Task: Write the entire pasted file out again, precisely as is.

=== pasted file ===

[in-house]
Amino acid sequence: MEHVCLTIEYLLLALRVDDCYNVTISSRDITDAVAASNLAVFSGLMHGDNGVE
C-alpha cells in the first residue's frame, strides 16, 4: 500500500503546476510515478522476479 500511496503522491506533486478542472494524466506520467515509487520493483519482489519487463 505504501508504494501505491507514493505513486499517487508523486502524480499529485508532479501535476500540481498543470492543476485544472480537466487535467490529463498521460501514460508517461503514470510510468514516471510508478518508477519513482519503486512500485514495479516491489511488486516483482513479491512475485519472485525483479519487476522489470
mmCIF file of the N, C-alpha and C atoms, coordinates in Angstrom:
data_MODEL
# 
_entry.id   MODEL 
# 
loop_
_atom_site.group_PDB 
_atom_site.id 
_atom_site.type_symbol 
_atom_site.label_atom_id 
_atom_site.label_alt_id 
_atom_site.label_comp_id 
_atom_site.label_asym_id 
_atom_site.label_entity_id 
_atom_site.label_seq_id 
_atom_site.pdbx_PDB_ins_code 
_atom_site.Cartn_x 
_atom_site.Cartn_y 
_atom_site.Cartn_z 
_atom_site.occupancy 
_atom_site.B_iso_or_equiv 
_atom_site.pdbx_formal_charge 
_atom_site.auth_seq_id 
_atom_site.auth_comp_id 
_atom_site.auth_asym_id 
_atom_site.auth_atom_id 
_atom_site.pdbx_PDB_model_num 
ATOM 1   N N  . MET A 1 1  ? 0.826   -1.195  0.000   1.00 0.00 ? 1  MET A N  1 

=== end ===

[in-house]
Amino acid sequence: MEHVCLTIEYLLLALRVDDCYNVTISSRDITDAVAASNLAVFSGLMHGDNGVE
C-alpha cells in the first residue's frame, strides 16, 4: 500500500503546476510515478522476479 500511496503522491506533486478542472494524466506520467515509487520493483519482489519487463 505504501508504494501505491507514493505513486499517487508523486502524480499529485508532479501535476500540481498543470492543476485544472480537466487535467490529463498521460501514460508517461503514470510510468514516471510508478518508477519513482519503486512500485514495479516491489511488486516483482513479491512475485519472485525483479519487476522489470
mmCIF file of the N, C-alpha and C atoms, coordinates in Angstrom:
data_MODEL
# 
_entry.id   MODEL 
# 
loop_
_atom_site.group_PDB 
_atom_site.id 
_atom_site.type_symbol 
_atom_site.label_atom_id 
_atom_site.label_alt_id 
_atom_site.label_comp_id 
_atom_site.label_asym_id 
_atom_site.label_entity_id 
_atom_site.label_seq_id 
_atom_site.pdbx_PDB_ins_code 
_atom_site.Cartn_x 
_atom_site.Cartn_y 
_atom_site.Cartn_z 
_atom_site.occupancy 
_atom_site.B_iso_or_equiv 
_atom_site.pdbx_formal_charge 
_atom_site.auth_seq_id 
_atom_site.auth_comp_id 
_atom_site.auth_asym_id 
_atom_site.auth_atom_id 
_atom_site.pdbx_PDB_model_num 
ATOM 1   N N  . MET A 1 1  ? 0.826   -1.195  0.000   1.00 0.00 ? 1  MET A N  1 